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Do You Need to Take a Multivitamin?

Mar 02, 2023

Vitamins play many important roles in the body.

There are 13 essential vitamins our body needs for normal, healthy functioning.

Our body cannot make these itself (or cannot make enough of them) so, for the most part, we need to get them through our diet.

When vitamins are missing from the diet, poor health and illness can occur.

Vitamin C deficiency = Scurvy

Vitamin D deficiency = rickets

Calcium deficiency = porous, weak bones & teeth

You may be surprised to know vitamins are usually only needed in small amounts. Too much of some can cause symptoms or toxicity.


The 13 vitamins are:                      

  • A
  • B1    
  • B2    
  • B3  
  • B5
  • B6
  • B7
  • B9
  • B12
  • C
  • D
  • E
  • K.

Wondering what happened to the missing letters? They were named in order, but later discovered that some weren’t vitamins, others were related to the B complex of vitamins so they got renamed.

Water Soluble Vitamins

There are 9 water soluble vitamins - the eight B-vitamins and vitamin C.

Water-soluble vitamins dissolve in water and are easily excreted from the body. So, a steady intake—ideally from a healthy diet—is important.

Fat Soluble Vitamins

The remaining 4 vitamins are classified as fat-soluble (vitamins A, D, E, and K). Consume with some healthy fats – olive oil on veggies or in salad dressings, avocado.

Fat-soluble vitamins A and D dissolve in fat. They can be stored in fatty tissues and the liver and accumulate in the body. If levels become too high, they can cause symptoms, and even become toxic.

Vitamins and minerals that can be harmful in excess include:

  • A (retinol) -
  • B3 (niacin/nicotinic acid)
  • B6 (pyridoxine)
  • C (ascorbic acid)
  • D (colecalciferol)
  • E (alpha-tocopherol)
  • calcium
  • magnesium
  • zinc
  • Selenium.

Do you need to take a multivitamin supplement?

The short answer – Not unless you’re deficient. For many reasons…

  1. Vitamins from food work better
  • Even when the manufactured vitamin is the exact same structure as the naturally occurring vitamin.
  • Folate is the only exception—the manufactured form is absorbed by your body better than folate from food.  

       2. Food provides lots of other chemicals and components that are great for our health

  • There are other chemicals in food, such as enzymes, minerals and phytochemicals (plant chemicals) that work together with vitamins in complex ways in the body. Plus getting your vitamins from real food gives you the added benefit of fibre which is great for the gut in many ways.
  • Phytochemicals are an important part of a healthy diet and may reduce some diseases such as cancer and heart disease. Vitamin supplements generally do not provide them.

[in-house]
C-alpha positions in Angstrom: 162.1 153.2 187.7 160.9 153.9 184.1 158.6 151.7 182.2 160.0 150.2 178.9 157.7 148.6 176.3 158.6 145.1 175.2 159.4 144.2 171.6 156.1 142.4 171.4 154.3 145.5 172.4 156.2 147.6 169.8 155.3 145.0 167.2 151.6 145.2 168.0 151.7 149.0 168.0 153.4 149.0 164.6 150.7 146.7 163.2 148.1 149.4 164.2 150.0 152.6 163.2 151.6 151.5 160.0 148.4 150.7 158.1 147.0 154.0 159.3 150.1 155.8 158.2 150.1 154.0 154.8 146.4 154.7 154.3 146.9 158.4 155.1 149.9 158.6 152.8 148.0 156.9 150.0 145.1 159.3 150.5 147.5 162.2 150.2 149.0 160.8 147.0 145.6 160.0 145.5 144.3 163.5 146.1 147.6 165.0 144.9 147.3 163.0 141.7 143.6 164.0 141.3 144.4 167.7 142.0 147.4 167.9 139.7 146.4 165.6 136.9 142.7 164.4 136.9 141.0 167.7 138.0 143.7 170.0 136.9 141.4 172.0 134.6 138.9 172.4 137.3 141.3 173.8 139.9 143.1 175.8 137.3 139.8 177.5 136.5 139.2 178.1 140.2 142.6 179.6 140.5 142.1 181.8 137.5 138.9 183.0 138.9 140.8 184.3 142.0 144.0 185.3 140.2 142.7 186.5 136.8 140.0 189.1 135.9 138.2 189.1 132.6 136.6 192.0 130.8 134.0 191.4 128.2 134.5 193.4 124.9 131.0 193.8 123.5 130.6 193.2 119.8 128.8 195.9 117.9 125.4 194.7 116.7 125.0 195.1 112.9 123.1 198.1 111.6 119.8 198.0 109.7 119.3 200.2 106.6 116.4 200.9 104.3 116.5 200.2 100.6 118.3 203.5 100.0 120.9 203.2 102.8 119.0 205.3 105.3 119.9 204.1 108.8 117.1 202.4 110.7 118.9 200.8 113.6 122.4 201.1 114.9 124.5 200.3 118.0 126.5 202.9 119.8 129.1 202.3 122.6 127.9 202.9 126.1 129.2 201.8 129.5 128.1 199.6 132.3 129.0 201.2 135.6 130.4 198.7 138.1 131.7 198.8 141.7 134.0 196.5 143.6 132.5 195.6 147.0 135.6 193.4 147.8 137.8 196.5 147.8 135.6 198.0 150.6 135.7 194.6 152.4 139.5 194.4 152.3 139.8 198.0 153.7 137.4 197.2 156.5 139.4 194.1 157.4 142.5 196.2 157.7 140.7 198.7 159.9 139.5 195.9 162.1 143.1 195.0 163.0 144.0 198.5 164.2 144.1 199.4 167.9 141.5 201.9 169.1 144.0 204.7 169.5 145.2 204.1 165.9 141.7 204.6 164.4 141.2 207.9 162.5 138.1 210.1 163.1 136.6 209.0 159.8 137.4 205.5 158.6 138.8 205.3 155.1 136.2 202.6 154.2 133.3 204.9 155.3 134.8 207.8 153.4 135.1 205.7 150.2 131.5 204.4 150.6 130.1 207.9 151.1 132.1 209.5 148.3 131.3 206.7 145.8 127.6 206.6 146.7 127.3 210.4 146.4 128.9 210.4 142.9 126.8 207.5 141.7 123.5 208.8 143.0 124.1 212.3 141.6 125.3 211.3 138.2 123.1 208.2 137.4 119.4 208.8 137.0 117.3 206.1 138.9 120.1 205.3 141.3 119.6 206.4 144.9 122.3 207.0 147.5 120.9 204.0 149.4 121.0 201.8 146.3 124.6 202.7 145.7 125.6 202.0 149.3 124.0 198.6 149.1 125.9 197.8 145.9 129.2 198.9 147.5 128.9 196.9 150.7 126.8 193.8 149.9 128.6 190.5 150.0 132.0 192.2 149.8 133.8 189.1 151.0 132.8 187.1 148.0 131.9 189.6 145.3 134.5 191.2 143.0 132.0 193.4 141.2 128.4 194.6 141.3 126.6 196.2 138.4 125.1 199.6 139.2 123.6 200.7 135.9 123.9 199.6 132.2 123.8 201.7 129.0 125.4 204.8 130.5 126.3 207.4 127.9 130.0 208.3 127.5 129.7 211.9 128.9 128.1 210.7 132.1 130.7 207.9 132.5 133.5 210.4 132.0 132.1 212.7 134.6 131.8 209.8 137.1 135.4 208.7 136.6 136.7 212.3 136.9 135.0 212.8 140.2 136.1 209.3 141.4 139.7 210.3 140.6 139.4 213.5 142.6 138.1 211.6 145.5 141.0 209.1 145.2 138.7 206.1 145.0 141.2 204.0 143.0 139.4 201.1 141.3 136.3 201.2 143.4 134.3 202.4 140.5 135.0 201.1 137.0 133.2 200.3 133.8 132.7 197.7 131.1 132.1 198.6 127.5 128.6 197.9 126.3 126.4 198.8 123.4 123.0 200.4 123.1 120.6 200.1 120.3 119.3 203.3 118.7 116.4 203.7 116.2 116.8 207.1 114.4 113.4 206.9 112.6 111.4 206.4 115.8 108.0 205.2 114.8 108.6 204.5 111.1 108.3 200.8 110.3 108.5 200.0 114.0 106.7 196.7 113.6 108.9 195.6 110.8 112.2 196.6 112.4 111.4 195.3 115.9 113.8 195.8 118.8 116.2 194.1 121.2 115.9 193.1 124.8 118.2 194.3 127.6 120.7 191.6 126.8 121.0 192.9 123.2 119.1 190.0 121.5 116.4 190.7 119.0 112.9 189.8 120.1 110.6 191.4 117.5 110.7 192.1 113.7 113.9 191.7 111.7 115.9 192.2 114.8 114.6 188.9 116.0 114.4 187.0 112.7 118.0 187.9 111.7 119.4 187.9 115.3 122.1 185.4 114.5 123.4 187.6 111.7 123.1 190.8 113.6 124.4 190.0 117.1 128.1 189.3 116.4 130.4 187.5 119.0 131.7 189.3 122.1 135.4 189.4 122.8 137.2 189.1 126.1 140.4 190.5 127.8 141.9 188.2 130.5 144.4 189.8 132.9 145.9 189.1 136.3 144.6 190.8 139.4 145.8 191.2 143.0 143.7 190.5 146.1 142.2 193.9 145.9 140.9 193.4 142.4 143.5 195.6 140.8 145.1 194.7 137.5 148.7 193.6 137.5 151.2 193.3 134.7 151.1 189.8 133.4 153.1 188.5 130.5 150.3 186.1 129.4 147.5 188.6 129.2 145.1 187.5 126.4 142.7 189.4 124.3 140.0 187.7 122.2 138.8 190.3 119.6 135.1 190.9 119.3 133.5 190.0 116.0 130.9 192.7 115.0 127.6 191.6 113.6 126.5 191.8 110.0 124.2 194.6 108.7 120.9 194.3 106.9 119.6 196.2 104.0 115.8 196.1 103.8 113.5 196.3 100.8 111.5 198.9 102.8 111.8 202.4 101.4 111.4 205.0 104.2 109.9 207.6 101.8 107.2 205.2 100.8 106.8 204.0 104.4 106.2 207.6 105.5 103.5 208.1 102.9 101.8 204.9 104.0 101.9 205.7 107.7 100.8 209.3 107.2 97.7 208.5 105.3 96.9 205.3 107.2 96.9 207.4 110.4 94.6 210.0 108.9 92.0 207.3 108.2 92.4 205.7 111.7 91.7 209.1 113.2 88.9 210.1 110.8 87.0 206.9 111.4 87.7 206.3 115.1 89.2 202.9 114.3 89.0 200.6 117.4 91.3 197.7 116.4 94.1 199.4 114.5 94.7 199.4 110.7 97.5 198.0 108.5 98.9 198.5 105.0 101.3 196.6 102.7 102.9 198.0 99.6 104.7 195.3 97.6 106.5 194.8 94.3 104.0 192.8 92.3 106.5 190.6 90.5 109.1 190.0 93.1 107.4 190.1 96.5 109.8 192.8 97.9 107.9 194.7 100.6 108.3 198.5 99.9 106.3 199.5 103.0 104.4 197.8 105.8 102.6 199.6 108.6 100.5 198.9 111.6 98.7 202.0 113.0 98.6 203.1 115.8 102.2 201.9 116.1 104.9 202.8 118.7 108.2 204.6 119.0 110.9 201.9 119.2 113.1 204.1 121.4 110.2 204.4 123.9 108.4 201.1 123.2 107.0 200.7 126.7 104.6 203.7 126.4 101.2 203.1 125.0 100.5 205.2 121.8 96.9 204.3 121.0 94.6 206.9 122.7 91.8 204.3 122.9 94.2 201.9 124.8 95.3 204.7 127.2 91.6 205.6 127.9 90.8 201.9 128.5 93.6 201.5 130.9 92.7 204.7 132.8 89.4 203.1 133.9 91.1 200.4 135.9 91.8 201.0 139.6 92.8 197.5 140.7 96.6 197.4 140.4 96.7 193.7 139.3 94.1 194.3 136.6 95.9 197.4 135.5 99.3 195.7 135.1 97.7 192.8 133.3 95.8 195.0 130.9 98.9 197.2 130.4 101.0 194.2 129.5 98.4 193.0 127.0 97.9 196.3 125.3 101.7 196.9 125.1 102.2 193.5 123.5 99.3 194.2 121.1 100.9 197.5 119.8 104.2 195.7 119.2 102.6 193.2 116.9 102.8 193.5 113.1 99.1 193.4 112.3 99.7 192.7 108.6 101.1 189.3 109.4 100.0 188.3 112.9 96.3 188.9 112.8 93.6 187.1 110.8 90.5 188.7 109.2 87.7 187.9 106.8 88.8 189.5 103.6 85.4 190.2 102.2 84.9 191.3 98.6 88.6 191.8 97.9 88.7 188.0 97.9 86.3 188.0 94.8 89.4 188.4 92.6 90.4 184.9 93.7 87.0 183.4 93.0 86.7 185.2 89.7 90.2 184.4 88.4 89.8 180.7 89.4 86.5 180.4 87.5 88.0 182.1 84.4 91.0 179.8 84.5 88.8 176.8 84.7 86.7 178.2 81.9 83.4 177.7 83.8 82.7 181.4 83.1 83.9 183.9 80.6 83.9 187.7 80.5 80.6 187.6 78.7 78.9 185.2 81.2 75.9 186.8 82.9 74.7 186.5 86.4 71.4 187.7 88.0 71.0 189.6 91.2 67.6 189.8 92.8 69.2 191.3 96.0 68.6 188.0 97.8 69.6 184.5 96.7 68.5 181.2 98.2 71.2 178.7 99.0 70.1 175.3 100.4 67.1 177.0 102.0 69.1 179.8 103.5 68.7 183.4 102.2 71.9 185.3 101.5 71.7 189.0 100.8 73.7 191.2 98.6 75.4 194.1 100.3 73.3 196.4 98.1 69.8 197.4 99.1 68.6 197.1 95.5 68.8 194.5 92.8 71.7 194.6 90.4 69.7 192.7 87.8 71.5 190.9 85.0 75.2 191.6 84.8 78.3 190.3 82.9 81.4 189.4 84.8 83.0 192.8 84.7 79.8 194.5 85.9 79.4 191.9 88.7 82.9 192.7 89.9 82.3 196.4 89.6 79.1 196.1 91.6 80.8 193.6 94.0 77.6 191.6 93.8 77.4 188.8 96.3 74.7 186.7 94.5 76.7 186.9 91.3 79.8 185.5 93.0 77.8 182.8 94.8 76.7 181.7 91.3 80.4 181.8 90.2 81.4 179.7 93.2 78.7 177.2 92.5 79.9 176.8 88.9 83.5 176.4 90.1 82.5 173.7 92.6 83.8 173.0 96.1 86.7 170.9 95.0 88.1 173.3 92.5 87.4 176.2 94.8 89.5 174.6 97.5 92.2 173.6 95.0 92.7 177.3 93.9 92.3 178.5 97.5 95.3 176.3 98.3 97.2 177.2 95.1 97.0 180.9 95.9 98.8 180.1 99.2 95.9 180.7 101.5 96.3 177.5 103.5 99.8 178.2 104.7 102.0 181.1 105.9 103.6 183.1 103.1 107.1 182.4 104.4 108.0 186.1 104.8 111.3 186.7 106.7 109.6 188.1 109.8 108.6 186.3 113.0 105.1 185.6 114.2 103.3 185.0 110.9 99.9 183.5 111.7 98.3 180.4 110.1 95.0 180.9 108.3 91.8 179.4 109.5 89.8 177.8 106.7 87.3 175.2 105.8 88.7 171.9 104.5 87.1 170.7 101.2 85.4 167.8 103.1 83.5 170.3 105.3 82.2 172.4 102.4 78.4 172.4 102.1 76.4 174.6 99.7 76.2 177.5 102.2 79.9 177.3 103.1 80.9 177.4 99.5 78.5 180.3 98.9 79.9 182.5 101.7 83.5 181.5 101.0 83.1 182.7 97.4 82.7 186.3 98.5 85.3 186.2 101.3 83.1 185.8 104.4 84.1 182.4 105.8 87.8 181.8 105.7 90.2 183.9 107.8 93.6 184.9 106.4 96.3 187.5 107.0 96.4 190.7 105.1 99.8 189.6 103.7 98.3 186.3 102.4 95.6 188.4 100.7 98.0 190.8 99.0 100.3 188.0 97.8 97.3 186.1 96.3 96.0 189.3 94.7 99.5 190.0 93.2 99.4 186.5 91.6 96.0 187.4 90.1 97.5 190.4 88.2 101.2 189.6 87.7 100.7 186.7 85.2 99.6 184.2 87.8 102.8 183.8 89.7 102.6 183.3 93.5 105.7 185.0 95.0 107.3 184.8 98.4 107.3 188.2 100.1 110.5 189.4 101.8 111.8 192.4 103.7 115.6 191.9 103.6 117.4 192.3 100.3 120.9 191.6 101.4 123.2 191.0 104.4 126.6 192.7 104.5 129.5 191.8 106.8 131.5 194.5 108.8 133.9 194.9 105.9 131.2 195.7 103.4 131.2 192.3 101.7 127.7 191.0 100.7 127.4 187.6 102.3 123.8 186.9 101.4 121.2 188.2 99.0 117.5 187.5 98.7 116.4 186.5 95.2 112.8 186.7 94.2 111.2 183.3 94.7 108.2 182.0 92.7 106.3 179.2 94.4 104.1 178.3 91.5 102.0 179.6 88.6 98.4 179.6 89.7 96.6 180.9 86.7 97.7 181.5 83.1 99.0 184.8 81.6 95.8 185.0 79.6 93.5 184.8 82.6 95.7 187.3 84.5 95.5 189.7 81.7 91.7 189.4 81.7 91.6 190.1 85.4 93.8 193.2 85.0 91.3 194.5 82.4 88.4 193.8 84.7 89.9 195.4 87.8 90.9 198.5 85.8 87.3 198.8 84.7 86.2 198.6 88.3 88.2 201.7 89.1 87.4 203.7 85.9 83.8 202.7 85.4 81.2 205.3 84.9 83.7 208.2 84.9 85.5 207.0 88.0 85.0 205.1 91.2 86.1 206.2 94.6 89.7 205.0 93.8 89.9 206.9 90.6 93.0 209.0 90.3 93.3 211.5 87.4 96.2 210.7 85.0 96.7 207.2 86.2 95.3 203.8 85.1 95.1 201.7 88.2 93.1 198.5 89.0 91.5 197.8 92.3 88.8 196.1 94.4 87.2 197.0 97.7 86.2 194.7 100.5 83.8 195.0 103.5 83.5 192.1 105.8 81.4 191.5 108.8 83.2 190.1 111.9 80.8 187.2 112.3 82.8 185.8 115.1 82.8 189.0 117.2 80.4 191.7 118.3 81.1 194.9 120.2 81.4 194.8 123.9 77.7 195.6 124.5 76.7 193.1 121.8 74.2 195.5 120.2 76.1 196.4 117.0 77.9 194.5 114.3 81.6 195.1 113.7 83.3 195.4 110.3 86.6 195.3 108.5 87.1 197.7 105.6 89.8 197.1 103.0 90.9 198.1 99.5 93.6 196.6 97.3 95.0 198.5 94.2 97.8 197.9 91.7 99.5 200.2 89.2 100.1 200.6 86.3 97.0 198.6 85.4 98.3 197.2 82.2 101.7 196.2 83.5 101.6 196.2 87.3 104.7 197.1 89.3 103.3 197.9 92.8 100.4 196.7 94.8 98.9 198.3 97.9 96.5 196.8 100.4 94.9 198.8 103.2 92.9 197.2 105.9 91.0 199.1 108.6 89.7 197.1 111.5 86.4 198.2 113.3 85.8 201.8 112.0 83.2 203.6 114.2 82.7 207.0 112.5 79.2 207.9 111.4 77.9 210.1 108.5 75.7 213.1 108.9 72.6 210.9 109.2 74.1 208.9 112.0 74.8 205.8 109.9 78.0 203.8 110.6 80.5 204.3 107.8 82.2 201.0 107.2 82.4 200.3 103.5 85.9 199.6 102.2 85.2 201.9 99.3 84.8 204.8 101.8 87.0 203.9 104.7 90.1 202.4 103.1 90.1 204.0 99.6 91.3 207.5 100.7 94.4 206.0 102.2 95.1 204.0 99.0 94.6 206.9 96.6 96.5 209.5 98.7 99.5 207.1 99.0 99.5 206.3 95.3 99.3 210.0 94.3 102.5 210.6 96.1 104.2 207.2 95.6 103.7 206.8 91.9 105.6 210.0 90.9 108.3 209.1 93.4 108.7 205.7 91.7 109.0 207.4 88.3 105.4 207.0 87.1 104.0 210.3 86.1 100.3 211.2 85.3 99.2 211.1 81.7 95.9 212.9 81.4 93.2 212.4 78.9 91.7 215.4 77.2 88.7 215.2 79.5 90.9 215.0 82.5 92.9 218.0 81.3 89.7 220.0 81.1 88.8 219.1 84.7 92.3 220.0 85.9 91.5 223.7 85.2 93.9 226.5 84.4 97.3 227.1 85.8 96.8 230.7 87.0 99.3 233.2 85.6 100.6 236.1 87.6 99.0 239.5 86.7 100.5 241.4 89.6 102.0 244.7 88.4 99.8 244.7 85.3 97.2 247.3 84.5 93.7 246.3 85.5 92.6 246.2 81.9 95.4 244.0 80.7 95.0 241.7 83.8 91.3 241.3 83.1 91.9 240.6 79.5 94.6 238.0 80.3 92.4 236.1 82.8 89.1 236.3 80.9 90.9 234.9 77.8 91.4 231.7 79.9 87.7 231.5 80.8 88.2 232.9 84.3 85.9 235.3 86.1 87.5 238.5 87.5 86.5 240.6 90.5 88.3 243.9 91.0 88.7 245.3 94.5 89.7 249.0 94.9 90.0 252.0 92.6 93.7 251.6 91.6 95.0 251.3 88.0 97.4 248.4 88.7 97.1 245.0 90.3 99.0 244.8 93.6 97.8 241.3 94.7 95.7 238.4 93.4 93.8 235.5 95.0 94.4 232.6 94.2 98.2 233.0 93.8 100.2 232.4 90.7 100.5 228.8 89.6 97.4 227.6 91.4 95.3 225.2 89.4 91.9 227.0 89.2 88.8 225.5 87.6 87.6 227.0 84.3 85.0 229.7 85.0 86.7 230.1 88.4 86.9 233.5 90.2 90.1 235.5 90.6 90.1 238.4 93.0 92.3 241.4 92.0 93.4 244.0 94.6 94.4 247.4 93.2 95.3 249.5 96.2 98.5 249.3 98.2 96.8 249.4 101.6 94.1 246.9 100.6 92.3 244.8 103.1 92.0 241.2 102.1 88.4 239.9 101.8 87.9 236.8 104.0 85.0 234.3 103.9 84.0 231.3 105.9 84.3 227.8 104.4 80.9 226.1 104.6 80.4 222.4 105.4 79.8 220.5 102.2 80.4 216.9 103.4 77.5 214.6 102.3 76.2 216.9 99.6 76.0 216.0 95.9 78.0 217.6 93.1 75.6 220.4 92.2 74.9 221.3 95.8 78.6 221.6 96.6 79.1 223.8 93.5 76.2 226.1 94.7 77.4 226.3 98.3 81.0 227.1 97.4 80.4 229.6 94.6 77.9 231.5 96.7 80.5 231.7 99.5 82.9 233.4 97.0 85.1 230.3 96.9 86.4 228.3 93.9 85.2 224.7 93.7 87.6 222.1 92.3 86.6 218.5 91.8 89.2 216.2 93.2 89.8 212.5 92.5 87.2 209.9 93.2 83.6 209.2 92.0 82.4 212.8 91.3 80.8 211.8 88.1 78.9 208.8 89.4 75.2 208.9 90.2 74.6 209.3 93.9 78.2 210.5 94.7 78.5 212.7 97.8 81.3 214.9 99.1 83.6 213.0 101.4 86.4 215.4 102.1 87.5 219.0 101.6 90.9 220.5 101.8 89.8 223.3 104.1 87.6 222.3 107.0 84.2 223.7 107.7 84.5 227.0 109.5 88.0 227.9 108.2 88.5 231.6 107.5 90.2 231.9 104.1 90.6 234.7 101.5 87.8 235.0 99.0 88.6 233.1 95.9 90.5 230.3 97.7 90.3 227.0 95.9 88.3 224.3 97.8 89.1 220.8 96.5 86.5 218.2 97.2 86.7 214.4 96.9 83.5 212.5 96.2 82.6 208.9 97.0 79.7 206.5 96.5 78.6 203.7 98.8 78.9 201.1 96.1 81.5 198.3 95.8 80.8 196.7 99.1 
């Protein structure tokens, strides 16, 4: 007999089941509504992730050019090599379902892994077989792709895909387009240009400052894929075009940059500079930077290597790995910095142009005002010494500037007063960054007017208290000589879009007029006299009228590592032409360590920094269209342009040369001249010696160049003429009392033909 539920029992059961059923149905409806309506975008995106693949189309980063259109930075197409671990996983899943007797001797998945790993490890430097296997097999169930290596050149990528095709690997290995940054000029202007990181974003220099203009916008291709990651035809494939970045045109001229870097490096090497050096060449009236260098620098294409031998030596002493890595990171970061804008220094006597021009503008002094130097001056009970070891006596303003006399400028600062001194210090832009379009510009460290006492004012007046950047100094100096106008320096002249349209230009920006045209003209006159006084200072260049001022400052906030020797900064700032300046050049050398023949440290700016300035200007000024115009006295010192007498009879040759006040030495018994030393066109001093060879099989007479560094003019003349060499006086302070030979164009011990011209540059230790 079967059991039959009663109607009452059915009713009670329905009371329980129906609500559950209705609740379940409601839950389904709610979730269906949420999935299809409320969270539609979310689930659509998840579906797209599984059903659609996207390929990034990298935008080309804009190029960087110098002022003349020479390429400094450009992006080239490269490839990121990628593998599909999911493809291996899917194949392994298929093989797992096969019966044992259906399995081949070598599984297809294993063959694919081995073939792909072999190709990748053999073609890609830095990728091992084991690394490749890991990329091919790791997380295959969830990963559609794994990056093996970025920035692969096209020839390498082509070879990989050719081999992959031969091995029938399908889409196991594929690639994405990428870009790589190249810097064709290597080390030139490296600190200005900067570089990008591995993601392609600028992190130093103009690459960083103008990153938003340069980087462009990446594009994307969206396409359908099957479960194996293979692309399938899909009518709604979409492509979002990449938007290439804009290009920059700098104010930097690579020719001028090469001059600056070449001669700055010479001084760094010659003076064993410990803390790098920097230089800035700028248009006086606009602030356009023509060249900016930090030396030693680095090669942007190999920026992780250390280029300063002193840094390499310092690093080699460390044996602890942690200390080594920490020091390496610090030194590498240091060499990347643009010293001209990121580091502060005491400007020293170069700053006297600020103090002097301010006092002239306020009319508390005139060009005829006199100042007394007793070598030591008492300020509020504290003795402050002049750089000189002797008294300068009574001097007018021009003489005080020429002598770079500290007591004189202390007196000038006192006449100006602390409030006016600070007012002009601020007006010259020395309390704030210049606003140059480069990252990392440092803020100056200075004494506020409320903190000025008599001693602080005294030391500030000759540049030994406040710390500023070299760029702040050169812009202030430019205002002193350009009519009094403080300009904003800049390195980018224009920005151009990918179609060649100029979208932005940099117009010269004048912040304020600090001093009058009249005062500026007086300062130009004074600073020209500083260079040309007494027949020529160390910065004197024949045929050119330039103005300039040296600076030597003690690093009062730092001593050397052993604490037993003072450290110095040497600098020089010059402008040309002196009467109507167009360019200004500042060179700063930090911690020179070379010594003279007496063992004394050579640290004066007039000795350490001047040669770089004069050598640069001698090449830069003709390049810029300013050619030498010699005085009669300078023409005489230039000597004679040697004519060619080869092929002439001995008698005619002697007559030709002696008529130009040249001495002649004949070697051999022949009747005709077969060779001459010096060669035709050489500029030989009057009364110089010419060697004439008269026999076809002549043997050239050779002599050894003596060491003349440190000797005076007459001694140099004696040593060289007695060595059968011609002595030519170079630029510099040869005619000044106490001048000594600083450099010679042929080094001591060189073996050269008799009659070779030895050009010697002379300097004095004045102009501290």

3. Multivitamins don’t contain doses sufficient to correct a deficiency

  • Multivitamins are like a General Practitioner – they know a little bit about everything, but are not a specialist in one thing!
  •  Multivitamins contain a little bit of everything, but don’t have a high enough dose to necessarily fix a deficiency if there’s a problem.
  • Take Centrum for example, a common multivitamin for adults here in Australia. It contains 5mg or Iron and 90mg of Vitamin C.
  • You would struggle to correct iron deficiency with such a small dose!
  • I would typically use something like FerroGrad C to correct iron deficiency as it contains 105mg elemental iron + 500mg Vit C


Lots of athletes take a multivitamin because it makes them feel healthy. In fact, a large US study1 examined self-reported health of vitamin users vs non-vitamin users. (n=21,603 Americans in the 2012 National Health Interview Survey).

Vitamin users self-reported 30% better overall health compared to non-vitamin users, despite no clinical difference in measurable health outcomes. This is a great example of the PLACEBO EFFECT!

When would vitamin supplementation be useful?*

  • When you’re deficient – Iron, Vitamin D. But you need to take a specific supplement with the right dosage to correct the deficiency  
  • Pre-Conception and early pregnancy – Folic acidreduces the risk of neural tube defects. Iodine seems to be lacking in diet. Iron – if low as requirements for iron increase with pregnancy and breastfeeding
  • Vegetarian/VegansB12, Iron – rich sources come from animal products in the diet and may need to be supplemented
  • Older adultscalcium and vitamin D to maintain bone health if unable to meet needs from diet
  • Incredibly fussy kidsmedical professional may recommend 

*This is not specific medical advice. Please see your doctor if you’re unsure


You don’t need to take a multivitamin, unless you’re deficient. And then – you should only be taking the thing you’re deficient in, not a multi.

If you think it’s a good safety blanket – remember vitamins from food are better than manufactured ones.

Consult your GP if you are unsure – and get a blood test before buying supplements

Save your money, put it in a separate bank account called TNA and put it towards your education next time we open doors to the Academy!! ;)

In the meantime, check out my new TRIATHLON NUTRITION KICKSTART course at


Paranjpe et al. 2020. Self-reported health without clinically measurable benefits among adult users of multivitamin and multimineral supplements: a cross-sectional study. BMJ Open. Available from:


To dive deeper, listen to the Triathlon Nutrition Academy Podcast, EP 83 - Do You Need to Take a Multivitamin?  

If you are interested in learning more about the Triathlon Nutrition Academy Program and what it can do for you, head HERE to join the waitlist for our next opening.



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